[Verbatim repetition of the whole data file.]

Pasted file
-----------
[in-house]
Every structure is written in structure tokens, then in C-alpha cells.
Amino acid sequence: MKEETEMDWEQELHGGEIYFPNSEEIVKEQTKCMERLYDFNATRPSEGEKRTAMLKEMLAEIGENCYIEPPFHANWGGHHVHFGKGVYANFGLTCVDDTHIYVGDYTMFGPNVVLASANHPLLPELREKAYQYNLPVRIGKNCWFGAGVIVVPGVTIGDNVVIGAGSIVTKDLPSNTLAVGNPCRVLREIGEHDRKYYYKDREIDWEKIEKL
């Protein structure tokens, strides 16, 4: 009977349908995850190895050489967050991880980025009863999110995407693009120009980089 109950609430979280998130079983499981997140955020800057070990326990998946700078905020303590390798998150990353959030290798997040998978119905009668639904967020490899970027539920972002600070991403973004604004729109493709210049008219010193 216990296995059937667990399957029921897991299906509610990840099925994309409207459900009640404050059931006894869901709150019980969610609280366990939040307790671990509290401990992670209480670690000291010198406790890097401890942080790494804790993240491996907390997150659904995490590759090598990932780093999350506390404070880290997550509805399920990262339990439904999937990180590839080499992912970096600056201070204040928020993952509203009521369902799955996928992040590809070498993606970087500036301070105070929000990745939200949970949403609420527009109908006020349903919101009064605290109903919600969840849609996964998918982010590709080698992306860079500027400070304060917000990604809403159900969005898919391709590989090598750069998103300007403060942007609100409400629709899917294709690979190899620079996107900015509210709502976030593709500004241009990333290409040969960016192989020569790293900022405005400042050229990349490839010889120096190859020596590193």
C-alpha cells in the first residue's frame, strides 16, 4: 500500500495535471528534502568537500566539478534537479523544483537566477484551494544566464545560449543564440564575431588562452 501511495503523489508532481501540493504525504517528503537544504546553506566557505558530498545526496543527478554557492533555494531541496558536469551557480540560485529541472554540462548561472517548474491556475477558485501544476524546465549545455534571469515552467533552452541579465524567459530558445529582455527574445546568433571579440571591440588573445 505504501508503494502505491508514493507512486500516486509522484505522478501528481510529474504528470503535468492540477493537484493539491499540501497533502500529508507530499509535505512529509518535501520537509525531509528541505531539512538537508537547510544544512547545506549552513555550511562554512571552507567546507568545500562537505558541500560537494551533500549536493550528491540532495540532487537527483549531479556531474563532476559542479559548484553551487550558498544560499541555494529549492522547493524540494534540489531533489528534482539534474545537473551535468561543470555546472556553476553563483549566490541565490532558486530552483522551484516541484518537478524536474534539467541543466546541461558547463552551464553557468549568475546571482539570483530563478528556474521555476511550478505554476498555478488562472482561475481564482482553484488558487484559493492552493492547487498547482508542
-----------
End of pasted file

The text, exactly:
[in-house]
Every structure is written in structure tokens, then in C-alpha cells.
Amino acid sequence: MKEETEMDWEQELHGGEIYFPNSEEIVKEQTKCMERLYDFNATRPSEGEKRTAMLKEMLAEIGENCYIEPPFHANWGGHHVHFGKGVYANFGLTCVDDTHIYVGDYTMFGPNVVLASANHPLLPELREKAYQYNLPVRIGKNCWFGAGVIVVPGVTIGDNVVIGAGSIVTKDLPSNTLAVGNPCRVLREIGEHDRKYYYKDREIDWEKIEKL
């Protein structure tokens, strides 16, 4: 009977349908995850190895050489967050991880980025009863999110995407693009120009980089 109950609430979280998130079983499981997140955020800057070990326990998946700078905020303590390798998150990353959030290798997040998978119905009668639904967020490899970027539920972002600070991403973004604004729109493709210049008219010193 216990296995059937667990399957029921897991299906509610990840099925994309409207459900009640404050059931006894869901709150019980969610609280366990939040307790671990509290401990992670209480670690000291010198406790890097401890942080790494804790993240491996907390997150659904995490590759090598990932780093999350506390404070880290997550509805399920990262339990439904999937990180590839080499992912970096600056201070204040928020993952509203009521369902799955996928992040590809070498993606970087500036301070105070929000990745939200949970949403609420527009109908006020349903919101009064605290109903919600969840849609996964998918982010590709080698992306860079500027400070304060917000990604809403159900969005898919391709590989090598750069998103300007403060942007609100409400629709899917294709690979190899620079996107900015509210709502976030593709500004241009990333290409040969960016192989020569790293900022405005400042050229990349490839010889120096190859020596590193």
C-alpha cells in the first residue's frame, strides 16, 4: 500500500495535471528534502568537500566539478534537479523544483537566477484551494544566464545560449543564440564575431588562452 501511495503523489508532481501540493504525504517528503537544504546553506566557505558530498545526496543527478554557492533555494531541496558536469551557480540560485529541472554540462548561472517548474491556475477558485501544476524546465549545455534571469515552467533552452541579465524567459530558445529582455527574445546568433571579440571591440588573445 505504501508503494502505491508514493507512486500516486509522484505522478501528481510529474504528470503535468492540477493537484493539491499540501497533502500529508507530499509535505512529509518535501520537509525531509528541505531539512538537508537547510544544512547545506549552513555550511562554512571552507567546507568545500562537505558541500560537494551533500549536493550528491540532495540532487537527483549531479556531474563532476559542479559548484553551487550558498544560499541555494529549492522547493524540494534540489531533489528534482539534474545537473551535468561543470555546472556553476553563483549566490541565490532558486530552483522551484516541484518537478524536474534539467541543466546541461558547463552551464553557468549568475546571482539570483530563478528556474521555476511550478505554476498555478488562472482561475481564482482553484488558487484559493492552493492547487498547482508542